for _, account := range g.Accounts {
		if account.Email == email {
			return account, nil
		}
	}
	return nil, errors.New("Account Not Found")
}

// ProcessTransaction processes a bank transaction
func (g *Gateway) ProcessTransaction(t *Transaction) error {
	if t.FromAccount == nil {
		return errors.New("FromAccount is missing")
	}
	if t.ToAccount == nil {
		return errors.New("ToAccount is missing")
	}

	if t.Reason == "" {
		return errors.New("Reason is not provided")
	}

	if t.Amount <= 0 {
		return errors.New("Invalid amount")
	}

	if t.Amount > t.FromAccount.Balance {
		return errors.New("Insufficient funds")
	}

	fmt.Printf("Transfered %f %s from %s to %s at %v", t.Amount,
		t.FromAccount.Currency, t.FromAccount.Owner, t.ToAccount.Owner, t.Date)

	t.FromAccount.Balance -= t.Amount
	return nil
}

We are developing a shopping card that should work with different payment methods:

// Checkouter checkouts order
type Payment interface {
	// Pay from email to email this amount
	Pay(fromEmail, toEmail string, amount float64) error
}

// Item in the shopping card
type Item struct {
	// Name of the item
	Name string
	// Price of the item
	Price float64
}

// ShoppingCard in online store
type ShoppingCard struct {
	// Items im the ShoppingCard
	Items []*Item
	// PaymentMethod selected
	PaymentMethod Payment
	// ShopEmailAddress address of the shop
	ShopEmailAddress string
}

// Checkout checkouts a shopping card
func (c *ShoppingCard) Checkout(payeeEmail string) error {
	var total float64

	for _, item := range c.Items {
		total += item.Price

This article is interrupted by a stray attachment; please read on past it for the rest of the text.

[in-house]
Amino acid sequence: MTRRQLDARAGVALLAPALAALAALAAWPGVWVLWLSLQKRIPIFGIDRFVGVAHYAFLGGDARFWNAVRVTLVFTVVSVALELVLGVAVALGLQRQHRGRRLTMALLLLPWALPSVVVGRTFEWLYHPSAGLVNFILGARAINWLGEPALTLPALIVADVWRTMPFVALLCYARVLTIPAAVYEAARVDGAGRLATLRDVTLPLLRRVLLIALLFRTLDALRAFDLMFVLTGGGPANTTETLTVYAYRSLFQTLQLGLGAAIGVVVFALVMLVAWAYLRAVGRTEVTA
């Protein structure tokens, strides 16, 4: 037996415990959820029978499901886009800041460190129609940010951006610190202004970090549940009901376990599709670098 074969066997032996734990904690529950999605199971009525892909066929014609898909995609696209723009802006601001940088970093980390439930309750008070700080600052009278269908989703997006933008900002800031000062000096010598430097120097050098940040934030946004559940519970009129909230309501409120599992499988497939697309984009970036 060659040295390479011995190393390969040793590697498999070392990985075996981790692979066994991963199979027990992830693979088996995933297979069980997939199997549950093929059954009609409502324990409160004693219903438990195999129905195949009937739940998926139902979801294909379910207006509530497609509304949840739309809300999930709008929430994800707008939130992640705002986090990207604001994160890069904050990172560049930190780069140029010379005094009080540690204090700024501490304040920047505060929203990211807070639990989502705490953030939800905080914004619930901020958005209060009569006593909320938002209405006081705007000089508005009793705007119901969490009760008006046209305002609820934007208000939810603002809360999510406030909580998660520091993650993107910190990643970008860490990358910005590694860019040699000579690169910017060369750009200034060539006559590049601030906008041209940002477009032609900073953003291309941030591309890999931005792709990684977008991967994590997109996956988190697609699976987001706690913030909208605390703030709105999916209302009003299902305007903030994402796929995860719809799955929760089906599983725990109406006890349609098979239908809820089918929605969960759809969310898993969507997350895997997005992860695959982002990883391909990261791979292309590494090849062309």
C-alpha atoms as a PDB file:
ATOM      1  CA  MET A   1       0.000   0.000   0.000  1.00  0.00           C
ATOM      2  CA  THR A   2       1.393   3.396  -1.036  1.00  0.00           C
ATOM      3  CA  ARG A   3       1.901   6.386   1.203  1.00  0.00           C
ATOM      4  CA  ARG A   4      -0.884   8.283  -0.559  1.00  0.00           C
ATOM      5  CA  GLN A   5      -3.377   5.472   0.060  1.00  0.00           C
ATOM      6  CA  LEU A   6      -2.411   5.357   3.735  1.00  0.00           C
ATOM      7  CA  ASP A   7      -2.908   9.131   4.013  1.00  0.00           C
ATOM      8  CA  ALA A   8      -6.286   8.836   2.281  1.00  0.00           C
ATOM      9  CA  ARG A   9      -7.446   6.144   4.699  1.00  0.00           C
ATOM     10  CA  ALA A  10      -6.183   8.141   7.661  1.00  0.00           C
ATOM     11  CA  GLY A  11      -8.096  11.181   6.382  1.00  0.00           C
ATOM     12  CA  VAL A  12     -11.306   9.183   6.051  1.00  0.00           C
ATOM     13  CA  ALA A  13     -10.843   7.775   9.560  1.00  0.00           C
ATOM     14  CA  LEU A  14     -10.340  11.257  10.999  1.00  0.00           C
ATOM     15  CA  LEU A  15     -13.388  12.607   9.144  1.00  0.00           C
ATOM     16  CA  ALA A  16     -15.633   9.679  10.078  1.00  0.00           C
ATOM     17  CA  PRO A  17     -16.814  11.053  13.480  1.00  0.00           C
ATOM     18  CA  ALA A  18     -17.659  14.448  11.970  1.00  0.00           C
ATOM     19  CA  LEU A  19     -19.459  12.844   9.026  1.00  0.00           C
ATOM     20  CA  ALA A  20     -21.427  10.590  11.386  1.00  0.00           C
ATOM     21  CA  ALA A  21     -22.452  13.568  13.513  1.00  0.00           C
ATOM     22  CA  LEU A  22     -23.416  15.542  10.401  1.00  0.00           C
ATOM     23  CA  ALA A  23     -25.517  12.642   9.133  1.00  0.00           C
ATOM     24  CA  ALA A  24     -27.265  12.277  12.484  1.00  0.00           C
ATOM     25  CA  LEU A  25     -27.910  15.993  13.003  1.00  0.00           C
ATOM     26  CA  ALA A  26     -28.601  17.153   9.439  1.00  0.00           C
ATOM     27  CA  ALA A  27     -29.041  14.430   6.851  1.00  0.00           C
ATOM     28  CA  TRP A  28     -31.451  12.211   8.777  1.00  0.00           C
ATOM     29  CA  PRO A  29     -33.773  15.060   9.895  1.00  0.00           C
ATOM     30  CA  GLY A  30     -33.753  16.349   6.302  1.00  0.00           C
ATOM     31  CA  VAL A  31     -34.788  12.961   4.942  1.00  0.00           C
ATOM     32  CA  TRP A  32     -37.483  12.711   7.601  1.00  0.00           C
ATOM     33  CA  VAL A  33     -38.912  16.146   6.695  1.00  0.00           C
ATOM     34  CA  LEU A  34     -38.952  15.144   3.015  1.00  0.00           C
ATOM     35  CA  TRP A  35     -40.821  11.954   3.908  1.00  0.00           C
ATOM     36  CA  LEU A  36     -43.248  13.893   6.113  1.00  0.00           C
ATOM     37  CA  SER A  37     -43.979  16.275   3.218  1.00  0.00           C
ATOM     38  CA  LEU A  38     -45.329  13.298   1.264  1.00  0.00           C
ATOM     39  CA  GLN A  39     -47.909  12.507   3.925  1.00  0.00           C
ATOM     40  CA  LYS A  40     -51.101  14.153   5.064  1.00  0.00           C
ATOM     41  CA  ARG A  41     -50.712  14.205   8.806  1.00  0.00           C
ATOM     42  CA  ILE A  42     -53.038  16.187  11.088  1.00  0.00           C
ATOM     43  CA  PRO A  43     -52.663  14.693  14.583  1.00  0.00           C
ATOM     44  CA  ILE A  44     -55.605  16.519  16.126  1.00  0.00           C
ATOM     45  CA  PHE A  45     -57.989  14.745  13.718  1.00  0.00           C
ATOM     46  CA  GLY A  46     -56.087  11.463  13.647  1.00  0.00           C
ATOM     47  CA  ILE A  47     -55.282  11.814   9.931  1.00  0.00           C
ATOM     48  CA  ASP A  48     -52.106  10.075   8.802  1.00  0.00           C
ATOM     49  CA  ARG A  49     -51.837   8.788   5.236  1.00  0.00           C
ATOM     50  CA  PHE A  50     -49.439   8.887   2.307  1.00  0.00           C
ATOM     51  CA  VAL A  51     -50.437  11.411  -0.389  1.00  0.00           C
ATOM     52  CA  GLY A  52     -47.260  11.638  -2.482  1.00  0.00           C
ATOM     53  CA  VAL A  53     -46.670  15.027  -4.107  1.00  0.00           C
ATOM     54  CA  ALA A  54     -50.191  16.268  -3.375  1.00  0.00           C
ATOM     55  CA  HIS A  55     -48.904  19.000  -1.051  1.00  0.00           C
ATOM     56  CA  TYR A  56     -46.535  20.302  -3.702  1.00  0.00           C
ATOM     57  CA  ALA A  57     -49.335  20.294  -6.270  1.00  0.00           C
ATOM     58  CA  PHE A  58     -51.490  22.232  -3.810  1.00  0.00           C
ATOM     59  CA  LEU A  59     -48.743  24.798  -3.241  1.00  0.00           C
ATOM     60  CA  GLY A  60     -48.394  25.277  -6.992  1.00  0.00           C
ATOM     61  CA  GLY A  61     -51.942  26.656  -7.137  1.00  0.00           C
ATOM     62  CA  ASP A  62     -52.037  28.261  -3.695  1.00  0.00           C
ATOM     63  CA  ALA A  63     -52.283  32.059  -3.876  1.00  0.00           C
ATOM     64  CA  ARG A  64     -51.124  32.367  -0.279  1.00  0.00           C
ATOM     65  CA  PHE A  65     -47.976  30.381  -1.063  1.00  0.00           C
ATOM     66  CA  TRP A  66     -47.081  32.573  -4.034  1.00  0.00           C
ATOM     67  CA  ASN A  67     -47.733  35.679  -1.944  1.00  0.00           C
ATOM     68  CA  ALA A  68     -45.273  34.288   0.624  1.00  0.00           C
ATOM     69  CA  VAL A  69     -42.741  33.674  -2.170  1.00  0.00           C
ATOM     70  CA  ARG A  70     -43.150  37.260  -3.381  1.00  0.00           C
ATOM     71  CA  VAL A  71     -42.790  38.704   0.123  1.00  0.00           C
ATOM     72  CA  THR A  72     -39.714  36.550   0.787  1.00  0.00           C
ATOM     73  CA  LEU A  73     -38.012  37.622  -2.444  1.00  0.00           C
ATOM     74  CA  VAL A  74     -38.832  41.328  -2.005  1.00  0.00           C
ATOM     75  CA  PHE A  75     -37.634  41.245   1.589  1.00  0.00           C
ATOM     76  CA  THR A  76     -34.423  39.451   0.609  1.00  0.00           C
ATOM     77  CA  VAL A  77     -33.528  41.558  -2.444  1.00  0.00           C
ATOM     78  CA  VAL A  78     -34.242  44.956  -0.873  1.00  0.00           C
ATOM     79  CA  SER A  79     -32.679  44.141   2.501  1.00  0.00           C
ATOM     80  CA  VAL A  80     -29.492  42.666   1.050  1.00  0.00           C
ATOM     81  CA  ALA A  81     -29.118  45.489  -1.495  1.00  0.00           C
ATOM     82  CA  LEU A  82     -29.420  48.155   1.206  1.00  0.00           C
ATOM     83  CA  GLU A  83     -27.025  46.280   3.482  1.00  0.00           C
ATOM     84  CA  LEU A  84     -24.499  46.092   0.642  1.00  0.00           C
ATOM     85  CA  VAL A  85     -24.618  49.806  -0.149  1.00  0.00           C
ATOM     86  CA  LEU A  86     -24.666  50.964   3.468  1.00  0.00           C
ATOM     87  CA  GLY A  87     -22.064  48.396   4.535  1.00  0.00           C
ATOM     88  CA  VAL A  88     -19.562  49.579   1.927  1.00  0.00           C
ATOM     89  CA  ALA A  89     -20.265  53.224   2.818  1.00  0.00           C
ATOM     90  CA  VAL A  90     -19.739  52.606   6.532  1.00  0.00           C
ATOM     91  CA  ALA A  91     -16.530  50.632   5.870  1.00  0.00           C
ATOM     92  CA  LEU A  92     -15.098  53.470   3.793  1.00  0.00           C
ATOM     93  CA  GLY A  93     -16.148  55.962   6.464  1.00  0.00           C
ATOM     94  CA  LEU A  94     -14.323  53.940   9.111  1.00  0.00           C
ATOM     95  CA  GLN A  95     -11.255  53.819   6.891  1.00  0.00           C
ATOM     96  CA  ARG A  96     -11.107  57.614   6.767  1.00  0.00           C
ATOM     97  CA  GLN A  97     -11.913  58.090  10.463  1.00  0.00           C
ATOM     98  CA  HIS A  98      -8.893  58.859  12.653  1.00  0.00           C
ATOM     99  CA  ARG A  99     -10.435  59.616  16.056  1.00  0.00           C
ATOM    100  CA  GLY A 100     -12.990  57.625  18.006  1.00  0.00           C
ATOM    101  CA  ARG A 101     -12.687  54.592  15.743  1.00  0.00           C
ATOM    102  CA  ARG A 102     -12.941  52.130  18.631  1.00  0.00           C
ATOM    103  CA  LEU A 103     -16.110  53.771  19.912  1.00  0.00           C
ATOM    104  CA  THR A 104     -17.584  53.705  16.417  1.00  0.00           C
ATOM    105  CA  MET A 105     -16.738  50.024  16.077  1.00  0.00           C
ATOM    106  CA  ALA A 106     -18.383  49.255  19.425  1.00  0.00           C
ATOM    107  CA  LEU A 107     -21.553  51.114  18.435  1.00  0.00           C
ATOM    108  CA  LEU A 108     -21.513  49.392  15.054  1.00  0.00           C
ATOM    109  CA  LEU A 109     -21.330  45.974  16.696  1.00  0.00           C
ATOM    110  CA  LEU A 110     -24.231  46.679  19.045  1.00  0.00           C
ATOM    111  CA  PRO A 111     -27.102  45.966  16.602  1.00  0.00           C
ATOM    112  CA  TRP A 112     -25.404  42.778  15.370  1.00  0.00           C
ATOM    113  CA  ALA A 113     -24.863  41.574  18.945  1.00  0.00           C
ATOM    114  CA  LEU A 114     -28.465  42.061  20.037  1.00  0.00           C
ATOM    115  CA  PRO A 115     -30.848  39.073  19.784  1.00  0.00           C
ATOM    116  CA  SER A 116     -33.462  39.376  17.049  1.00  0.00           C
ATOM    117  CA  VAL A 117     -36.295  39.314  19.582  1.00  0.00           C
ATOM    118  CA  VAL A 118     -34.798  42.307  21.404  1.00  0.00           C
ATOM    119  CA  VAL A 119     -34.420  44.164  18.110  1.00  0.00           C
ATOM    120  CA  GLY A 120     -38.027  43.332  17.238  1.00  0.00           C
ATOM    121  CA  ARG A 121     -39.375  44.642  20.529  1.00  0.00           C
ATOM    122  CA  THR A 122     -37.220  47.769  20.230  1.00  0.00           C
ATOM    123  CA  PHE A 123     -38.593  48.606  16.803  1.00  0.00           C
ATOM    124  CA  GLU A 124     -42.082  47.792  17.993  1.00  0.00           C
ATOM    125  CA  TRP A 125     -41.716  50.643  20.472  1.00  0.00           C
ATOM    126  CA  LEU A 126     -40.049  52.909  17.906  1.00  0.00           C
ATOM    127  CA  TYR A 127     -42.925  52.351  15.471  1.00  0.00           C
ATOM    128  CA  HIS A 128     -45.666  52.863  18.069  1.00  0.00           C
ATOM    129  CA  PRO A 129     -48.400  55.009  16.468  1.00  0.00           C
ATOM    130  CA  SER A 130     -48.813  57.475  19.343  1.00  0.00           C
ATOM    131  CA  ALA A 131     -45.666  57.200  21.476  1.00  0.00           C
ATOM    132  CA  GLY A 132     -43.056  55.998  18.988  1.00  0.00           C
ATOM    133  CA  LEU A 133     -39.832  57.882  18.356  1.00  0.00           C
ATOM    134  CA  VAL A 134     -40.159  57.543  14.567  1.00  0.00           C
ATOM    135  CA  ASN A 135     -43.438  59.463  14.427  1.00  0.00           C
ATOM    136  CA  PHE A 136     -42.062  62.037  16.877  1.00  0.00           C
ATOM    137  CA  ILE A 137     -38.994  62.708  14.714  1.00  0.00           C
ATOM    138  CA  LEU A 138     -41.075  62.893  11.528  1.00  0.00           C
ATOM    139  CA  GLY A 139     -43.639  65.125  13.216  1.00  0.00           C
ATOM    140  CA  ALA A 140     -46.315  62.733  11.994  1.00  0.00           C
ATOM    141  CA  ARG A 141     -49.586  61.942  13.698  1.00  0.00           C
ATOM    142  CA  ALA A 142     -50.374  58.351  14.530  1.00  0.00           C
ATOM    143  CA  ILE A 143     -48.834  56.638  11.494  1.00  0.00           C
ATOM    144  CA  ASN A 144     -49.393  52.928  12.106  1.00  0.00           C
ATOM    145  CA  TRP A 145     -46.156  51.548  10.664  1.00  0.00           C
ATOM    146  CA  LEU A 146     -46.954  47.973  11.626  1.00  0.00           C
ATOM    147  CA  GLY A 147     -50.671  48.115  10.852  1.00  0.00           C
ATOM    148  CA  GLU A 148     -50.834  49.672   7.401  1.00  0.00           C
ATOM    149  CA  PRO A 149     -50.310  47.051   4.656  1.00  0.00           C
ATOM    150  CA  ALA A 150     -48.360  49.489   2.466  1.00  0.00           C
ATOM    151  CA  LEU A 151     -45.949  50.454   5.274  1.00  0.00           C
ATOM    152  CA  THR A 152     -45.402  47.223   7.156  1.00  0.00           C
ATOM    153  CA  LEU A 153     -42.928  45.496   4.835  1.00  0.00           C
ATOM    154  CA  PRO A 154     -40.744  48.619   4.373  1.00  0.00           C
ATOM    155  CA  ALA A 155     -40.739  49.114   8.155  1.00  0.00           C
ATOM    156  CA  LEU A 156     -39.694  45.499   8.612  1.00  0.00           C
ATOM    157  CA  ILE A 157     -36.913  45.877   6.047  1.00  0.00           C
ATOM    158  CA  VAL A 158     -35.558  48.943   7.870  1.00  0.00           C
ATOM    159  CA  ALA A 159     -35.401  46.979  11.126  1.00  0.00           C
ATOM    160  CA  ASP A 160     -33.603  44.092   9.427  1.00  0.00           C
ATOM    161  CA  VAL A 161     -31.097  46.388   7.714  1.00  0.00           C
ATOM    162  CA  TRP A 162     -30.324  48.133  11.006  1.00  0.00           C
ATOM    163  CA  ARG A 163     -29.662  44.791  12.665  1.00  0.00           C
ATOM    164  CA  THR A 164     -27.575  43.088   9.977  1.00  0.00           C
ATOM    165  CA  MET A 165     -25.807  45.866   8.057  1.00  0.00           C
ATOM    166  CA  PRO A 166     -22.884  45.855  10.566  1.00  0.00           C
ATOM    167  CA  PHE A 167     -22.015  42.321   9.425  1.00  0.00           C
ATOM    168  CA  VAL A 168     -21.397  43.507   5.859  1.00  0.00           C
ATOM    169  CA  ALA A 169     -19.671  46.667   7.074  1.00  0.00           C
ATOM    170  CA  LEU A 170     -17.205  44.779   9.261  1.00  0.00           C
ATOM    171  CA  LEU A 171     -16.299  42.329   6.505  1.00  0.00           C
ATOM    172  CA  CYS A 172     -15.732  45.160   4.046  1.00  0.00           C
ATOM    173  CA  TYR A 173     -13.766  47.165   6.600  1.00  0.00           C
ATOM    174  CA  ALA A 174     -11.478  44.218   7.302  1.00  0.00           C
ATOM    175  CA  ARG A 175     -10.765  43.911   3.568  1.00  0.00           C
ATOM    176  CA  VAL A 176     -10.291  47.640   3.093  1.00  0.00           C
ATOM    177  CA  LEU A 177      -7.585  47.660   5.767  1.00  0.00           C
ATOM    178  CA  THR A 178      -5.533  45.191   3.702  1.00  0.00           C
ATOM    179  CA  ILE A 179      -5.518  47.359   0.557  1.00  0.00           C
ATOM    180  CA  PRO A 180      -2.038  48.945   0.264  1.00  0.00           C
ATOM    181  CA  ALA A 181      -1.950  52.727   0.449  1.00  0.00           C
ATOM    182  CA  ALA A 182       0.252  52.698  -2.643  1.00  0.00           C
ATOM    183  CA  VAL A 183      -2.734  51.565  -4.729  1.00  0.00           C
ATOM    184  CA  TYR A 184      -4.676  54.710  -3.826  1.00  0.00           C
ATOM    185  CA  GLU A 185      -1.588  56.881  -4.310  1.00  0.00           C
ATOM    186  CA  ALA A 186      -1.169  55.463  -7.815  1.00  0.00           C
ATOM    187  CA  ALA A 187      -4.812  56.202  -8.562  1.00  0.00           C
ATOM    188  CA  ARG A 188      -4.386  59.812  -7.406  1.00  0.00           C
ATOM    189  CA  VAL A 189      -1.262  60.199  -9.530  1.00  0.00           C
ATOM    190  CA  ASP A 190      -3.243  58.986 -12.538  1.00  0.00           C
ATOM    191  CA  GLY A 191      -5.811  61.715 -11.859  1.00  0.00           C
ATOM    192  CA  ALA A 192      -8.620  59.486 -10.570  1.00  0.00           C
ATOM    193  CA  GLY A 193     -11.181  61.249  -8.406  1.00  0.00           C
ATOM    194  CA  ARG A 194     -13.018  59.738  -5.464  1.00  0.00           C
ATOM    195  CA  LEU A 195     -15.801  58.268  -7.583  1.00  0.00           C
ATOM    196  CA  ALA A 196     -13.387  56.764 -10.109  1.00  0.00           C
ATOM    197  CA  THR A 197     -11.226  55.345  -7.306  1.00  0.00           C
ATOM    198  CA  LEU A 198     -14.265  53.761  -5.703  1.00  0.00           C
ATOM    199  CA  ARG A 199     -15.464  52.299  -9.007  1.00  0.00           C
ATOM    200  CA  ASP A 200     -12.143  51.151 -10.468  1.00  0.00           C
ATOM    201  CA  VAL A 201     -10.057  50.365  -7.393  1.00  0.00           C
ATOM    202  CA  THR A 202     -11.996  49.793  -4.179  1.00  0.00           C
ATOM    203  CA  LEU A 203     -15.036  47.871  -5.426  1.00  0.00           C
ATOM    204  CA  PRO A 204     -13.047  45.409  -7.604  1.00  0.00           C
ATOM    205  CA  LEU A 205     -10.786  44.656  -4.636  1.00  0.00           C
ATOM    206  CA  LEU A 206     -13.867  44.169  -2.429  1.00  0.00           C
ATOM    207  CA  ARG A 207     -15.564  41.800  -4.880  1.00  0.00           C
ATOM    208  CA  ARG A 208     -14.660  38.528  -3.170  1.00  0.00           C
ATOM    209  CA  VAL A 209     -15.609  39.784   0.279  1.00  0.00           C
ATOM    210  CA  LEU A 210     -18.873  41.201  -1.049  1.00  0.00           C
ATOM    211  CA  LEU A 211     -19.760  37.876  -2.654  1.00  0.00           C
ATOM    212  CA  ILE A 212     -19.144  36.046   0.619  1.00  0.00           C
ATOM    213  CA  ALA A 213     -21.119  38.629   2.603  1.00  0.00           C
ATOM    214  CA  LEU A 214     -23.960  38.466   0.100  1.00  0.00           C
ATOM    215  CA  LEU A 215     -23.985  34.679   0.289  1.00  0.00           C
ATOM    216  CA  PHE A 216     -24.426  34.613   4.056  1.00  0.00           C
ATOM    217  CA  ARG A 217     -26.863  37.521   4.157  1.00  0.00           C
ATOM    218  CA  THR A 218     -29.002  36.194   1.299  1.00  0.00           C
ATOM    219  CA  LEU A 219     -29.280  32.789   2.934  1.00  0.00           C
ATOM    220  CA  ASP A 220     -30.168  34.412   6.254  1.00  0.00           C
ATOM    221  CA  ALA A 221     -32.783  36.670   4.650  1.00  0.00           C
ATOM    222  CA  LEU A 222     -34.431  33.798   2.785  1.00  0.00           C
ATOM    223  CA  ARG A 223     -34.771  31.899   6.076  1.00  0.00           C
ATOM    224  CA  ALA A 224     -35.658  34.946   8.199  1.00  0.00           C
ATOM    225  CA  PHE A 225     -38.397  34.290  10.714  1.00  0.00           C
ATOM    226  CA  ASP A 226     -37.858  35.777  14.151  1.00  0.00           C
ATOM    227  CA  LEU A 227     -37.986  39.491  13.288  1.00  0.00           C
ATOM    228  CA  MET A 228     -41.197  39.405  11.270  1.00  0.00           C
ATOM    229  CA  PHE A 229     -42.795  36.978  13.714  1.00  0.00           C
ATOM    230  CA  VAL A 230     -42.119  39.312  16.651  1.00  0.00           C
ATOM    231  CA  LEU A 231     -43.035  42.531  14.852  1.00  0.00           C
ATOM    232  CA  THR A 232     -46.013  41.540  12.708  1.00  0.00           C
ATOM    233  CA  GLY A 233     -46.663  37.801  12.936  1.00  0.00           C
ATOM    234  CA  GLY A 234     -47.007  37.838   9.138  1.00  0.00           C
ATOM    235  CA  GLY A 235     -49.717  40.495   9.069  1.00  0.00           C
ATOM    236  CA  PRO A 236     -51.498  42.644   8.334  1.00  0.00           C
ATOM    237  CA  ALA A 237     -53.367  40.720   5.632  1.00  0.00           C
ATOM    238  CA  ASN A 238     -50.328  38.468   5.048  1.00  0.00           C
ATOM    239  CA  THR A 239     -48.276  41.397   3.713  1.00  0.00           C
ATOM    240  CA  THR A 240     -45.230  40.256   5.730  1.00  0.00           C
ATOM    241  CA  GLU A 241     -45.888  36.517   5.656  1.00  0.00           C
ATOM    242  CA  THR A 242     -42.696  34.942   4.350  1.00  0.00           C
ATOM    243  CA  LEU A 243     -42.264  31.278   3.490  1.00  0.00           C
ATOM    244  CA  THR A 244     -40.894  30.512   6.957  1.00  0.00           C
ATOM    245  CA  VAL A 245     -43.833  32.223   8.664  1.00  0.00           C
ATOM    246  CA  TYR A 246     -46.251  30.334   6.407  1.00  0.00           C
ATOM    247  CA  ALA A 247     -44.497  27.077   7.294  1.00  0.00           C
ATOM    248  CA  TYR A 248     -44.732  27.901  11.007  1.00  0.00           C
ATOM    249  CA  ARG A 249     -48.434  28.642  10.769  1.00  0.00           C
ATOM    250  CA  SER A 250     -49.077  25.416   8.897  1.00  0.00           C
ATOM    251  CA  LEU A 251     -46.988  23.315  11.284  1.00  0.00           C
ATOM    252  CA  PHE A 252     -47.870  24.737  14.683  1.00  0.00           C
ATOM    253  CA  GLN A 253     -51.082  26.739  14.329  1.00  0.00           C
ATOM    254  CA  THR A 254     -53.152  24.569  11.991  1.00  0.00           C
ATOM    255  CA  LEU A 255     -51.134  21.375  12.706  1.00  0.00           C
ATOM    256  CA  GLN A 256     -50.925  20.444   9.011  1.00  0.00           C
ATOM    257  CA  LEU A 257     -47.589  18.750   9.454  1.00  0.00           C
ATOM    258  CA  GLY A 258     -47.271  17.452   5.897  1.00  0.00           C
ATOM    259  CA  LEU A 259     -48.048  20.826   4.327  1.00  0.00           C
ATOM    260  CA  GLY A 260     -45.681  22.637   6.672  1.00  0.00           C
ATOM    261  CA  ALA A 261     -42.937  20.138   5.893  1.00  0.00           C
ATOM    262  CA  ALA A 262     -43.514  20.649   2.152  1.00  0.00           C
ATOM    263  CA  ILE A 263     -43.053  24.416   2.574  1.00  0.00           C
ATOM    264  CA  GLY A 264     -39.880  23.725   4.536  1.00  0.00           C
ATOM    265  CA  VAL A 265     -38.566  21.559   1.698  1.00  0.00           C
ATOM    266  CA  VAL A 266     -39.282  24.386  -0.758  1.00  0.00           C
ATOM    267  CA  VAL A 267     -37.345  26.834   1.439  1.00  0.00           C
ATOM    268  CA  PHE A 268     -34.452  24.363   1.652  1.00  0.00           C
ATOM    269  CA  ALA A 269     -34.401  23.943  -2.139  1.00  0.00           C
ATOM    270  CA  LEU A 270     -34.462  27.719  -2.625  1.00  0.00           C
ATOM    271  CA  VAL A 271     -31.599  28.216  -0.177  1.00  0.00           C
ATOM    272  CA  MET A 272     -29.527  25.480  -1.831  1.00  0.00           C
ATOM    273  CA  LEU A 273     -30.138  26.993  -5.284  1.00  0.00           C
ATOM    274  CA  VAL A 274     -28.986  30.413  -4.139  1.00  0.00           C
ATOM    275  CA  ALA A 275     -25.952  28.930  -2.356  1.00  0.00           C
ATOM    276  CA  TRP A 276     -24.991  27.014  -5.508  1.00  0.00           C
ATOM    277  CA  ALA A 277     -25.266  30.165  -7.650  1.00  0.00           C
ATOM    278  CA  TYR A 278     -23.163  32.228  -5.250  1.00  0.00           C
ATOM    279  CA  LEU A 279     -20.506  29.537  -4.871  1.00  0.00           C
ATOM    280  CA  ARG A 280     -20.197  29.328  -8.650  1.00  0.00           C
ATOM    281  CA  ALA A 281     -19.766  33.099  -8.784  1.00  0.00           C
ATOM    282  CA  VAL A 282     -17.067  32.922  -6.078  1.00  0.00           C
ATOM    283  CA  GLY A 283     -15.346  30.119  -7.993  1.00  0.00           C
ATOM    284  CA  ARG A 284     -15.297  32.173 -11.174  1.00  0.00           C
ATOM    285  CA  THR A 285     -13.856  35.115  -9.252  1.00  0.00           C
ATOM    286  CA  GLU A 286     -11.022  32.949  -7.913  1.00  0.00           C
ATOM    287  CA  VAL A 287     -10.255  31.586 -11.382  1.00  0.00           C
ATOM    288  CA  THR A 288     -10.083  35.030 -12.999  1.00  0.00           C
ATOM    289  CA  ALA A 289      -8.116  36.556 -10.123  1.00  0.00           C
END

}

	return c.PaymentMethod.Pay(payeeEmail, c.ShopEmailAddress, total)
}

As you might see, the Bank API and PayPal API cannot be used as different payment options in the ShoppingCard object due to their different signatures.

In order to adopt them we should implement an adapters that obey the Payment interface.

The BankAdapter adapts the bank package API by wrapping bank.Gateway struct:

// BankAdapter adapts bank API
type BankAdapter struct {
	// Gateway of the bank
	Gateway *bank.Gateway
}

// Pay from email to email this amount
func (b *BankAdapter) Pay(fromEmail, toEmail string, amount float64) error {
	fromAccount, err := b.Gateway.FindAccountByEmail(fromEmail)
	if err != nil {
		return err
	}

	toAccount, err := b.Gateway.FindAccountByEmail(toEmail)
	if err != nil {
		return err
	}

	t := &bank.Transaction{
		FromAccount: fromAccount,
		ToAccount:   toAccount,
		Amount:      amount,
		Date:        time.Now(),
		Reason:      "Payment to Online Store",
	}

	return b.Gateway.ProcessTransaction(t)
}

PayPal API is adopted by PayPalAdapter struct:

// PayPalAdapter adapts PayPal API
type PayPalAdapter struct {
	Payment *paypal.Payment
}

// Pay from email to email this amount
func (p *PayPalAdapter) Pay(fromEmail, toEmail string, amount float64) error {
	return p.Payment.Send(fromEmail, toEmail, &paypal.Money{Amount: amount, Currency: "USD"})
}

Verdict

The Adapter Pattern is used wherever there is code to be wrapped up and redirected to a different implementation.

But How Much the Adapter Should Do?

If the Target and Adaptee has similarities then the adapter has just to delegate the requests from the Target to the Adaptee. If Target and Adaptee are not similar, then the adapter might have to convert the data structures between those and to implement the operations required by the Target but not implemented by the Adaptee.